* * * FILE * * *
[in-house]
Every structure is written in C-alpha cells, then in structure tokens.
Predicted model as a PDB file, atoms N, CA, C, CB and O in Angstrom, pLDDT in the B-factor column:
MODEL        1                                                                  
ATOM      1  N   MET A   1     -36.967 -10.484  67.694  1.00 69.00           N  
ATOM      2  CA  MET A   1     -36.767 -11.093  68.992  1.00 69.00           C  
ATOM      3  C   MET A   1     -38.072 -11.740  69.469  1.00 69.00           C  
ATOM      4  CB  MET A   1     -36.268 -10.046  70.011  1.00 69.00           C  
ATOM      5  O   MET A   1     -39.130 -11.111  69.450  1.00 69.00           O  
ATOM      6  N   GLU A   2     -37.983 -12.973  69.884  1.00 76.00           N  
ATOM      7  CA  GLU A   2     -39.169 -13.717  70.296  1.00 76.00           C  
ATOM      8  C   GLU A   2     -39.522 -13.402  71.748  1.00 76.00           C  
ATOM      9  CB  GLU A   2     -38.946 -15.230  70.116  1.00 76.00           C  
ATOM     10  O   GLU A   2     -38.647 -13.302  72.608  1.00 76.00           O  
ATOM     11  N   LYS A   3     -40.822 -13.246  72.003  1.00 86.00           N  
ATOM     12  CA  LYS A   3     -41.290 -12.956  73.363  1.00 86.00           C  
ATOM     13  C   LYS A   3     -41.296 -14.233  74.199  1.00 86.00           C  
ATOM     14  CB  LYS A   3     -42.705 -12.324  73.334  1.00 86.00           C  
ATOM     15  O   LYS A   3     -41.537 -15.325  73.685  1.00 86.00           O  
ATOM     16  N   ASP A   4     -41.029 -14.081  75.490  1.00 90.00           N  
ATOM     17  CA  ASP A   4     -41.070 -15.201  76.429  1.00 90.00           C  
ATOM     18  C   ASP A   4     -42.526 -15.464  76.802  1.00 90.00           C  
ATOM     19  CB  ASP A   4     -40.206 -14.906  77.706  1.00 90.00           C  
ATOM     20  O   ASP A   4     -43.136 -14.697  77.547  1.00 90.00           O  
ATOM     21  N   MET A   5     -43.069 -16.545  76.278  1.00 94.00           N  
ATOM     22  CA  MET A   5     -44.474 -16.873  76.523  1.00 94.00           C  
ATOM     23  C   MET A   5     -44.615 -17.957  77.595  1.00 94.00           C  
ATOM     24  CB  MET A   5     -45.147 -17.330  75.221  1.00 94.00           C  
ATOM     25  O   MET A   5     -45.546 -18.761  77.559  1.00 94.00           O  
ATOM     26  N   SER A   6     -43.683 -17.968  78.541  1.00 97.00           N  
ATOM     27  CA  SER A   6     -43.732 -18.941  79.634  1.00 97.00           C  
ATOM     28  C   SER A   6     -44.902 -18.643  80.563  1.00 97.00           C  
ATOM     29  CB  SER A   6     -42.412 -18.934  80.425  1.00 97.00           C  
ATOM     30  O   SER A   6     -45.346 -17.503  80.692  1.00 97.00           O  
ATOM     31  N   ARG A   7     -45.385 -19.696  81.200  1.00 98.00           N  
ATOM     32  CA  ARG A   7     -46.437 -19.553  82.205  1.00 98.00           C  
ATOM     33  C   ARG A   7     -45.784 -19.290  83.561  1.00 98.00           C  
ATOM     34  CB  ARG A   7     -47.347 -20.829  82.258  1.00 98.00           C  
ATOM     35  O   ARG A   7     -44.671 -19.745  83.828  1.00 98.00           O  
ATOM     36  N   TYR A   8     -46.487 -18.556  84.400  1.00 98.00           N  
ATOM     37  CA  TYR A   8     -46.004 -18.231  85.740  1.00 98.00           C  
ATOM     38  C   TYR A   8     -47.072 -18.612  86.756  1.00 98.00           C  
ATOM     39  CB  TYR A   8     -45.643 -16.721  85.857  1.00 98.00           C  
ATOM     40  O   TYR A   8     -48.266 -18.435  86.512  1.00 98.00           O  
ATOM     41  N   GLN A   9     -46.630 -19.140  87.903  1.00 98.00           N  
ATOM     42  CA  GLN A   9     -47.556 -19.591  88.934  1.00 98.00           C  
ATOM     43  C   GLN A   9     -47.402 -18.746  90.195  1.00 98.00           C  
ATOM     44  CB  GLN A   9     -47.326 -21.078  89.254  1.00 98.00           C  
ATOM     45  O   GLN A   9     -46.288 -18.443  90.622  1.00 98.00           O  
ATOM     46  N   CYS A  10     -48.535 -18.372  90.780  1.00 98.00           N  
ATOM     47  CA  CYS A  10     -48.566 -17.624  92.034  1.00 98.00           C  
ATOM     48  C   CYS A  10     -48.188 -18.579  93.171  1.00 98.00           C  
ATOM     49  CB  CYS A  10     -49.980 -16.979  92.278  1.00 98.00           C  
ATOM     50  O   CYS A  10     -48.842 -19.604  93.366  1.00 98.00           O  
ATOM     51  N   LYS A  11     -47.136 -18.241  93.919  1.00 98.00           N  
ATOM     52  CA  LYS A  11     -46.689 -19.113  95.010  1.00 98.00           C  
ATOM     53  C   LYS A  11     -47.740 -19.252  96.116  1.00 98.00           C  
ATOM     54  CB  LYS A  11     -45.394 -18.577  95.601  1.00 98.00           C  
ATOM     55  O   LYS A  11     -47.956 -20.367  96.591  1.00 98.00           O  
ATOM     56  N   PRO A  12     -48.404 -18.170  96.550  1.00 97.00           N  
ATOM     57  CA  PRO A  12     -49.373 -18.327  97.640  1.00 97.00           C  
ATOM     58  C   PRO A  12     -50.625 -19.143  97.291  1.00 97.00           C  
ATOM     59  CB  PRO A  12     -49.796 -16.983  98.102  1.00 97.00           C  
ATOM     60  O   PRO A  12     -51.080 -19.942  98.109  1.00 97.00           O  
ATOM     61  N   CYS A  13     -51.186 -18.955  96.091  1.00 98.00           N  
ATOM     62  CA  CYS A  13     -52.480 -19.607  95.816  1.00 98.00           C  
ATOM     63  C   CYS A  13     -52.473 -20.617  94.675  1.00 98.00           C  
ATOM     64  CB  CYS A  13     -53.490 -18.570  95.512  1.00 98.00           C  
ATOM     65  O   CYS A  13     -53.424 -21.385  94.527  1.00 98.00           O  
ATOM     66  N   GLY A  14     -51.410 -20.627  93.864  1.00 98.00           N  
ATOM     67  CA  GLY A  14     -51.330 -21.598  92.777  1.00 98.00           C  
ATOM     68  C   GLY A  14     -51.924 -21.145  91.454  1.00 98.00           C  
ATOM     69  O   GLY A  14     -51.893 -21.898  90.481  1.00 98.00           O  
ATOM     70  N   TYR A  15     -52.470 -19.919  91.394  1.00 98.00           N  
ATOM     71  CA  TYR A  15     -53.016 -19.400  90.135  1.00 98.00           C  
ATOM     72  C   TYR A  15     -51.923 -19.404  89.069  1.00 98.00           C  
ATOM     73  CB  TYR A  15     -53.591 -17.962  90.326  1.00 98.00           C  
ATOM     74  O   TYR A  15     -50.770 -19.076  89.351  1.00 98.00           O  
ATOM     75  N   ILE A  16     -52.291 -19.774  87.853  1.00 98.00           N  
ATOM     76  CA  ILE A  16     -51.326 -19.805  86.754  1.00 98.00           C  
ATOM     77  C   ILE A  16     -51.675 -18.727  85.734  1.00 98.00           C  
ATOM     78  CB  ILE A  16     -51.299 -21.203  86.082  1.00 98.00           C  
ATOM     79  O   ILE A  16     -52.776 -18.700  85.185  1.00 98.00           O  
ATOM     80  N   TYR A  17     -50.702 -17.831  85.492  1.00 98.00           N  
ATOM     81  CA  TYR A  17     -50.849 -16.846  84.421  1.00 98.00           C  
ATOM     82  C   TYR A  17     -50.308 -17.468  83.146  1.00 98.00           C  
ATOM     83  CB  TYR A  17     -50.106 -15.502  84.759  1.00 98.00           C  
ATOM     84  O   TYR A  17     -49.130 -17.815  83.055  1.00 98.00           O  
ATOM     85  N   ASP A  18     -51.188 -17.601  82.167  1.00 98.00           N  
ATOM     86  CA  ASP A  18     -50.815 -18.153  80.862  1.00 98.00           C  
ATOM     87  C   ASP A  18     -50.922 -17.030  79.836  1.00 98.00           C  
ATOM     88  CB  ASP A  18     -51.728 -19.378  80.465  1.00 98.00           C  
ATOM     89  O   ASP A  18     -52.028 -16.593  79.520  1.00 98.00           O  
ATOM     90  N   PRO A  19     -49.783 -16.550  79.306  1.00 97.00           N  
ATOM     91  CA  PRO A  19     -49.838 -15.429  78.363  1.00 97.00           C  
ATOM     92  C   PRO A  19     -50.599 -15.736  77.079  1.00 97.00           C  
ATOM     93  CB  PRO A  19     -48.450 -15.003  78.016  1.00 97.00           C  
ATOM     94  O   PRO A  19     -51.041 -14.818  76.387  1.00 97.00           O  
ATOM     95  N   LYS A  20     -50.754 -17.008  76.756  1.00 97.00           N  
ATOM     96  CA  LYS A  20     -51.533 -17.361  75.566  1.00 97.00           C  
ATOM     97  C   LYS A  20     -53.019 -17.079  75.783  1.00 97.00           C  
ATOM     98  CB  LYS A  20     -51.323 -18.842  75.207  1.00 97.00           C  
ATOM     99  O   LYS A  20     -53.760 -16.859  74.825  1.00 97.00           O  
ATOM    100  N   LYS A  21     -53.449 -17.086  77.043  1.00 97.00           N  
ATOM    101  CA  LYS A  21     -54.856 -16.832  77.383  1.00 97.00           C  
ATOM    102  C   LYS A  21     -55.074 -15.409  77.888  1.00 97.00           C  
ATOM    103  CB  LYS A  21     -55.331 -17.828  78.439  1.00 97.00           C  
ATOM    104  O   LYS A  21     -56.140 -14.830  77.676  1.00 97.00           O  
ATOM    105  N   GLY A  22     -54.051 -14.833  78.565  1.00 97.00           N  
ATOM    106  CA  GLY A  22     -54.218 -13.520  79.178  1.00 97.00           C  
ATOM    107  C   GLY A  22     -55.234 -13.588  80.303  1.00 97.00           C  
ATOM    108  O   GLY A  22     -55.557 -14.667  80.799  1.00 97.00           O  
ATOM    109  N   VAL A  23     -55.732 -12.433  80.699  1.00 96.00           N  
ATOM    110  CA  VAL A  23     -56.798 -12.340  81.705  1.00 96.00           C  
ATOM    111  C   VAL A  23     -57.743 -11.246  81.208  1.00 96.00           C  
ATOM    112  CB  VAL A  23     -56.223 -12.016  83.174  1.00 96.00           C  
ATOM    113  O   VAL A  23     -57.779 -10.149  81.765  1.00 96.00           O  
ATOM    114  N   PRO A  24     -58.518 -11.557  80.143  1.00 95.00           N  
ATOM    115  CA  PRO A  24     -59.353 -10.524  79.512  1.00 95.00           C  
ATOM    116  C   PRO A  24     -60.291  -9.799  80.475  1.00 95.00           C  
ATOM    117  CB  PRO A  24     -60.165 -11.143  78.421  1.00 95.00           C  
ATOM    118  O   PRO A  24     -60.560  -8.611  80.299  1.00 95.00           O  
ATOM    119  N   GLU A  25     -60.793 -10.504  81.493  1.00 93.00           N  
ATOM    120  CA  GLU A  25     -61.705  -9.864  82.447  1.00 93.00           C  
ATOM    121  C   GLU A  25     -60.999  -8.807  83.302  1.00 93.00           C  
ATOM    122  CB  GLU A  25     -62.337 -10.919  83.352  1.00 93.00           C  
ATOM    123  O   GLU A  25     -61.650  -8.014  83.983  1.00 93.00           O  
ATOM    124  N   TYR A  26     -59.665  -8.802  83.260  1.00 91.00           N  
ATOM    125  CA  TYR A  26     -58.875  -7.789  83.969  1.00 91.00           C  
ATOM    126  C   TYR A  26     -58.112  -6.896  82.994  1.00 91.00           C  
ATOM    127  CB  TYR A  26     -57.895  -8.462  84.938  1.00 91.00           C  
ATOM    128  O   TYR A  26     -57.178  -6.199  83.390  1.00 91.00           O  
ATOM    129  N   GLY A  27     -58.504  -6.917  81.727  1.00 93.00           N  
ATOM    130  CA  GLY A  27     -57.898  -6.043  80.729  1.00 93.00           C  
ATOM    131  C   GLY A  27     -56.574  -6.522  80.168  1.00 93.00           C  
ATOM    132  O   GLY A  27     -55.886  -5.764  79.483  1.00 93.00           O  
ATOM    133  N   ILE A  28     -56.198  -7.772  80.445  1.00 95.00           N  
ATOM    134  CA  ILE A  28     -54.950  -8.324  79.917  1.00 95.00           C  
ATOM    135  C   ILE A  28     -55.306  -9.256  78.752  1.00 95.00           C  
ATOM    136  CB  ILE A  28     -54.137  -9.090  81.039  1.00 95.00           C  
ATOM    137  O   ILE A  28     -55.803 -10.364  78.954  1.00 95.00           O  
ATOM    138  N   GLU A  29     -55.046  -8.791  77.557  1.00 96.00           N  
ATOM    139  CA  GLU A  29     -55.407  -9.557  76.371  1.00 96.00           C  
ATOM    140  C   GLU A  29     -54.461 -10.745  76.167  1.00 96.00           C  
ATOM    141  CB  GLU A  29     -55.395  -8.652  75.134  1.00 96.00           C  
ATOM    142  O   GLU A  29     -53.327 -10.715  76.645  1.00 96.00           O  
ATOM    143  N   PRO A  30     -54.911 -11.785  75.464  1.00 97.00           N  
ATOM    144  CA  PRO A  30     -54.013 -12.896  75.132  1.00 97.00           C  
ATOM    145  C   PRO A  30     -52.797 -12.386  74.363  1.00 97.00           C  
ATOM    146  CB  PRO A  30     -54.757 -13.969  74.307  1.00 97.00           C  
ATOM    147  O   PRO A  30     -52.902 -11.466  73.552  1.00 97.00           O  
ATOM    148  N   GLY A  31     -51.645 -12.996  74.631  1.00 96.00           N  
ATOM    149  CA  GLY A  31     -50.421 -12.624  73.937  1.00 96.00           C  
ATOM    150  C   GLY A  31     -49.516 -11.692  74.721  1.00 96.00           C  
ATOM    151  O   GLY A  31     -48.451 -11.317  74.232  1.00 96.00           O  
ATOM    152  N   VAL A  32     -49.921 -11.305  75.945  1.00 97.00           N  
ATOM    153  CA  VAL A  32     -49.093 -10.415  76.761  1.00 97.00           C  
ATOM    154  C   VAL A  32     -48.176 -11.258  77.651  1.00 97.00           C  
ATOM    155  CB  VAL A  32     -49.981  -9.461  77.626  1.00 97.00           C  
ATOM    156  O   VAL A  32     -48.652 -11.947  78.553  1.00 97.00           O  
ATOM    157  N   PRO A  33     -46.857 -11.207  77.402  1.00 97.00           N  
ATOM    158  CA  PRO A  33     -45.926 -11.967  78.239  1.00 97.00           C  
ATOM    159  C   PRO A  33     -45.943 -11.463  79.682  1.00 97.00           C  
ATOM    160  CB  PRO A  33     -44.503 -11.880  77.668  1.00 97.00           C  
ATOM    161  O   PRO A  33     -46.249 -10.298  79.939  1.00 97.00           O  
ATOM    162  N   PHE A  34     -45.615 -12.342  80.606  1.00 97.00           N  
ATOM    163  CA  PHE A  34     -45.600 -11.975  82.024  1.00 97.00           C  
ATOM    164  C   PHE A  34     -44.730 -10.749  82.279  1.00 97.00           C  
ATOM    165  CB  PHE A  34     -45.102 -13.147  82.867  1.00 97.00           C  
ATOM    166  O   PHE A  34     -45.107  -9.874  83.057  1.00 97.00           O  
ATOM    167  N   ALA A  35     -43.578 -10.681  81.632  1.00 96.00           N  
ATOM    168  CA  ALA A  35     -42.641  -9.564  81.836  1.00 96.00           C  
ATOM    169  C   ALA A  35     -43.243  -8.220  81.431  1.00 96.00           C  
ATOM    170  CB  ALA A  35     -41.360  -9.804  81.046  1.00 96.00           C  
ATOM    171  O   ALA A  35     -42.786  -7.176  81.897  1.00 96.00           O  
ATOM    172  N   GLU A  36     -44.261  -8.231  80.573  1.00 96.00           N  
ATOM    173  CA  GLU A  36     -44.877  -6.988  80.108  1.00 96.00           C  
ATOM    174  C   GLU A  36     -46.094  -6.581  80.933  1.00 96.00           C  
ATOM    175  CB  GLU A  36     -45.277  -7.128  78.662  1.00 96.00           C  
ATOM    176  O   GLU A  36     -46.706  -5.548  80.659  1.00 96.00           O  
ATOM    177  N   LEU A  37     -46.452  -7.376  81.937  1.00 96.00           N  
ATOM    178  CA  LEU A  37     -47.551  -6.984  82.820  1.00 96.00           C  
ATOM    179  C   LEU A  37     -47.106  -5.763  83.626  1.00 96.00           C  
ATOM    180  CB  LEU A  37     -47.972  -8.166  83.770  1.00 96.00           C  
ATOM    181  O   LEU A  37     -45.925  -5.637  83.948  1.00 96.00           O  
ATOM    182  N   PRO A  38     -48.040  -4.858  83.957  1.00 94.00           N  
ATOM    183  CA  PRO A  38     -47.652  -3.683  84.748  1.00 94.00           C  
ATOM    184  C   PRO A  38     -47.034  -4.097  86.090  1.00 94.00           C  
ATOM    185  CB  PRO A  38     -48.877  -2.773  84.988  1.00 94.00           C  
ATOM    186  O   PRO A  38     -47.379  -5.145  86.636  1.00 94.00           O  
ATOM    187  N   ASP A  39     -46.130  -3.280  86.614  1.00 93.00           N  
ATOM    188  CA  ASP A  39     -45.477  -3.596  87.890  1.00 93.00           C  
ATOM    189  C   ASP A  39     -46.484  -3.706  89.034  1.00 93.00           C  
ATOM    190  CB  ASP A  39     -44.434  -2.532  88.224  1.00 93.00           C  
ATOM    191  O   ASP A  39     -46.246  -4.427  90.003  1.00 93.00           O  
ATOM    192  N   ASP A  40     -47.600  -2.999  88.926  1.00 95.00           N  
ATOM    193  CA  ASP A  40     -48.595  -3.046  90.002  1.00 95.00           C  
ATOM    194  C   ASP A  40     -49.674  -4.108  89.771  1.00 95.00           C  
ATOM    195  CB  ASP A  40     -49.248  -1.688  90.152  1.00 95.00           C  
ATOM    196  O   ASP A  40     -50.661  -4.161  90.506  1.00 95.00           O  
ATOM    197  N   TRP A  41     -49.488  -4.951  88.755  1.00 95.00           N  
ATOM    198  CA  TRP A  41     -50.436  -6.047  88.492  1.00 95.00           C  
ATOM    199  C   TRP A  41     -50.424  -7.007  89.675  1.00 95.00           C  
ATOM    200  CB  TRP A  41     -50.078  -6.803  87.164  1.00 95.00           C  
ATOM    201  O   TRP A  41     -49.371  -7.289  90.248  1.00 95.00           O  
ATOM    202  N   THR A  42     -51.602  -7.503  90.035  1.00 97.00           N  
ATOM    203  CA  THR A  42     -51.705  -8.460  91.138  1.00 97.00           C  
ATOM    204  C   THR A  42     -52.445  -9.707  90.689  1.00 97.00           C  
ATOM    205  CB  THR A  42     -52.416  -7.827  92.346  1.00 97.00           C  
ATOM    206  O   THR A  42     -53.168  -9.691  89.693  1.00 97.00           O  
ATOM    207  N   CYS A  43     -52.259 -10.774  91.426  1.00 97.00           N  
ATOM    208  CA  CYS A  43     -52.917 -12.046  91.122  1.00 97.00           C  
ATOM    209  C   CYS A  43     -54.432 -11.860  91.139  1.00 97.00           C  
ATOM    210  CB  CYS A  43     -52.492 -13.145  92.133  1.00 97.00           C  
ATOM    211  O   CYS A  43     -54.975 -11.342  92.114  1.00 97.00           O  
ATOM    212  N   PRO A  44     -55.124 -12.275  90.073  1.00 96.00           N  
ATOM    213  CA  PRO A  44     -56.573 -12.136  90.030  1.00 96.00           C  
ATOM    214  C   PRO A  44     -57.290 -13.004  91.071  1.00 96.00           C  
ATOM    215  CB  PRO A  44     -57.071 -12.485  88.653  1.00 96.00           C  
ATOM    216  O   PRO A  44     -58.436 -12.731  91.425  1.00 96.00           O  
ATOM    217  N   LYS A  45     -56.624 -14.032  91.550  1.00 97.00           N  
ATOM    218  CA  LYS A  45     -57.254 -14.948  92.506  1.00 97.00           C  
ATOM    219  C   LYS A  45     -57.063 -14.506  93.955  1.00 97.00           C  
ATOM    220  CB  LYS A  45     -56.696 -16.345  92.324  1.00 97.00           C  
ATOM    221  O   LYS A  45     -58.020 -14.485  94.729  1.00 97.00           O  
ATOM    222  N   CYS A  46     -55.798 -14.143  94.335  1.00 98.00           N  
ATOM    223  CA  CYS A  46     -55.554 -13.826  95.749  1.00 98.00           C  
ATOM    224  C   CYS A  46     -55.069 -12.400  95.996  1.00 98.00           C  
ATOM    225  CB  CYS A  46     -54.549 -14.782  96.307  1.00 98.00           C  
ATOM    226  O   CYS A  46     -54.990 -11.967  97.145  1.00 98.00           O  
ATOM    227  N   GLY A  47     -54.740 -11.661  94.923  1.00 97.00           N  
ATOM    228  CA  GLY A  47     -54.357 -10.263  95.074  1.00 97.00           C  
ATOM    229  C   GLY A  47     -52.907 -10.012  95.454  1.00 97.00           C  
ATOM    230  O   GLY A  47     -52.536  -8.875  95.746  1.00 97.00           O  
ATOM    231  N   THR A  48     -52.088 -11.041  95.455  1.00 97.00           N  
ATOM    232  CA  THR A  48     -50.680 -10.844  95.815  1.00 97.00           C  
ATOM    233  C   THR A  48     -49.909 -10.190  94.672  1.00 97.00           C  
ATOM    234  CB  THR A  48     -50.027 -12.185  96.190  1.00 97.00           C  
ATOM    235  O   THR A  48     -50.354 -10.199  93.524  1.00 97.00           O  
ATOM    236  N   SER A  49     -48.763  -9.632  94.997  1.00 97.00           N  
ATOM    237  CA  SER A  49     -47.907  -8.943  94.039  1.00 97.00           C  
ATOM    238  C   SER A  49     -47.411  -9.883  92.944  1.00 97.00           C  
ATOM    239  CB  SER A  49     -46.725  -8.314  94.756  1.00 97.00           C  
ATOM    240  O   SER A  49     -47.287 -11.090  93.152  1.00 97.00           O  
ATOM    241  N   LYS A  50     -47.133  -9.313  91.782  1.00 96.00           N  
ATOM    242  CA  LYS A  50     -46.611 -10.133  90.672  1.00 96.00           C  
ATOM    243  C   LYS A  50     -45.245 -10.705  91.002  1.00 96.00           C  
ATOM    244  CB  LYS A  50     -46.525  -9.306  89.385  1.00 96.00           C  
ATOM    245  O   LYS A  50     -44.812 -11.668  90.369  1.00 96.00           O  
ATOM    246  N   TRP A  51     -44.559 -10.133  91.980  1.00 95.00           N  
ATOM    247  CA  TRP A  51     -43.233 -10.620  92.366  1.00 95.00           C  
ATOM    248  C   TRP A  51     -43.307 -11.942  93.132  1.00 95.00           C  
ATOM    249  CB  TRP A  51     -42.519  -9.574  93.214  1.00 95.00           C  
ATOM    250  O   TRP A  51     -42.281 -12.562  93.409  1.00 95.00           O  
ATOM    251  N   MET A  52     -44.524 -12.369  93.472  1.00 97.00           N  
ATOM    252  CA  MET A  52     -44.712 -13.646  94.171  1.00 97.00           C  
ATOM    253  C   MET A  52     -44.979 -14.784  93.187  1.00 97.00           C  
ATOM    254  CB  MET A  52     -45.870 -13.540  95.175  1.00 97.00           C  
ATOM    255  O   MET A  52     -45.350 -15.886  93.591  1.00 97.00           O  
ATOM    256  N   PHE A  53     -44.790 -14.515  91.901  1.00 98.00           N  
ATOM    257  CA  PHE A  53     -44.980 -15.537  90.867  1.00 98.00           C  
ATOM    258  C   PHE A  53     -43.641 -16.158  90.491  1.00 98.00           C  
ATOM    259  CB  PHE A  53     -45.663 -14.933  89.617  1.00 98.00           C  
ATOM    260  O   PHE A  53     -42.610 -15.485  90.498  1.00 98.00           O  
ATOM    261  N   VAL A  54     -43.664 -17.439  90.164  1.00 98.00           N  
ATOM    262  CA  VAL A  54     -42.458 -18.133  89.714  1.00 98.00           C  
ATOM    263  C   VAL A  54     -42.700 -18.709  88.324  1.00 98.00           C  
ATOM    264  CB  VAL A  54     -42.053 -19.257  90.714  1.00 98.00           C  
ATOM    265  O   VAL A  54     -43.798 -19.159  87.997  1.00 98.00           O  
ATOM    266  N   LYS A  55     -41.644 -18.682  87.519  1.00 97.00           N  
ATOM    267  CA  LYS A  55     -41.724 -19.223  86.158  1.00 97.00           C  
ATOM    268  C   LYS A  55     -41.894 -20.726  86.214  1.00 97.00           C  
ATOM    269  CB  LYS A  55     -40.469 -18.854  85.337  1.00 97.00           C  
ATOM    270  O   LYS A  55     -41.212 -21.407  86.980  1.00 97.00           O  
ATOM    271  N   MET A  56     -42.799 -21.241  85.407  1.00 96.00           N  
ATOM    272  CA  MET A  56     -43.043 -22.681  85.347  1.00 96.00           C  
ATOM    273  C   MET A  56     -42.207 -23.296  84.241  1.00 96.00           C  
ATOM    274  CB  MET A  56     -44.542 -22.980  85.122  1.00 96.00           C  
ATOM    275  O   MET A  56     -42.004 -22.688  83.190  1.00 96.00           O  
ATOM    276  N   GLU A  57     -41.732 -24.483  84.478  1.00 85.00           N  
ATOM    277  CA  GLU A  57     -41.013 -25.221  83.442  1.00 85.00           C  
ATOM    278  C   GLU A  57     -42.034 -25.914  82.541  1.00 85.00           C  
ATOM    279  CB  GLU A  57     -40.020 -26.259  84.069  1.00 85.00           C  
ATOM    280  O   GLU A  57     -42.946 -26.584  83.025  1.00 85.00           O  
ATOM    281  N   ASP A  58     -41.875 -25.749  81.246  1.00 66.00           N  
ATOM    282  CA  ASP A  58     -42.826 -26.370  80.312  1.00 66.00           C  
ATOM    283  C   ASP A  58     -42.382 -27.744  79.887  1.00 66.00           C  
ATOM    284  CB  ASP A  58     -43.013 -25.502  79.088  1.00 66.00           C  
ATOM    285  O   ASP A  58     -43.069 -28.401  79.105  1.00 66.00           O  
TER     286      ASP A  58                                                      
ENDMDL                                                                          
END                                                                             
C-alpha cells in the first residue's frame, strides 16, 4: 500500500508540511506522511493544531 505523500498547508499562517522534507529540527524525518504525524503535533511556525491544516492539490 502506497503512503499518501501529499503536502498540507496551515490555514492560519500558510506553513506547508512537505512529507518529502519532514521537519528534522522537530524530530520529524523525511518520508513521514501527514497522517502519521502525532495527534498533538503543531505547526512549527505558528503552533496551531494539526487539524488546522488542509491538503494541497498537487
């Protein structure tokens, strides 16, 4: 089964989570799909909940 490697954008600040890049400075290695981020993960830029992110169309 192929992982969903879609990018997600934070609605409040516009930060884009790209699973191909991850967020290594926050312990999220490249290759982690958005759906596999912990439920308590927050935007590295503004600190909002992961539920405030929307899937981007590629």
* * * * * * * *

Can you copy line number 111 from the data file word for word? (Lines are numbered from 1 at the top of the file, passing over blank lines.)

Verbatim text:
ATOM    107  C   GLY A  22     -55.234 -13.588  80.303  1.00 97.00           C  